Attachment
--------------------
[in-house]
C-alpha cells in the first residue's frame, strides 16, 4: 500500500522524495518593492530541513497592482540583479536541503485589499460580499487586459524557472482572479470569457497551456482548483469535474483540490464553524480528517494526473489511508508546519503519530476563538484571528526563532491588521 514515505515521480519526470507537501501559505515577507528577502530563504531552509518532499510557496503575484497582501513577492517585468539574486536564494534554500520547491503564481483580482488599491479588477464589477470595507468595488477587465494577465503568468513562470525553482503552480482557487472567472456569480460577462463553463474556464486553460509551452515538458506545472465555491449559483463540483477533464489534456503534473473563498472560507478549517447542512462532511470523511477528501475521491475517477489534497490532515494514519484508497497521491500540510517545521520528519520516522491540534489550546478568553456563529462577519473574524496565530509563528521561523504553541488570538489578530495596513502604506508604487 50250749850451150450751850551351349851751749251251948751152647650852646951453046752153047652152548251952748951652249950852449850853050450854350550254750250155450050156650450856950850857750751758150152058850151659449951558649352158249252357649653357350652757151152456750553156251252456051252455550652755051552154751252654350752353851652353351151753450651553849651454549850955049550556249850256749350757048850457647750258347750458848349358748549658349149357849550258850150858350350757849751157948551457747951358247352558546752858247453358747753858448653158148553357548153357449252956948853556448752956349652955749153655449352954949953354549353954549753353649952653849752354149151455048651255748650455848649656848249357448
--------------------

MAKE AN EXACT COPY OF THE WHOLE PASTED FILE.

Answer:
[in-house]
C-alpha cells in the first residue's frame, strides 16, 4: 500500500522524495518593492530541513497592482540583479536541503485589499460580499487586459524557472482572479470569457497551456482548483469535474483540490464553524480528517494526473489511508508546519503519530476563538484571528526563532491588521 514515505515521480519526470507537501501559505515577507528577502530563504531552509518532499510557496503575484497582501513577492517585468539574486536564494534554500520547491503564481483580482488599491479588477464589477470595507468595488477587465494577465503568468513562470525553482503552480482557487472567472456569480460577462463553463474556464486553460509551452515538458506545472465555491449559483463540483477533464489534456503534473473563498472560507478549517447542512462532511470523511477528501475521491475517477489534497490532515494514519484508497497521491500540510517545521520528519520516522491540534489550546478568553456563529462577519473574524496565530509563528521561523504553541488570538489578530495596513502604506508604487 50250749850451150450751850551351349851751749251251948751152647650852646951453046752153047652152548251952748951652249950852449850853050450854350550254750250155450050156650450856950850857750751758150152058850151659449951558649352158249252357649653357350652757151152456750553156251252456051252455550652755051552154751252654350752353851652353351151753450651553849651454549850955049550556249850256749350757048850457647750258347750458848349358748549658349149357849550258850150858350350757849751157948551457747951358247352558546752858247453358747753858448653158148553357548153357449252956948853556448752956349652955749153655449352954949953354549353954549753353649952653849752354149151455048651255748650455848649656848249357448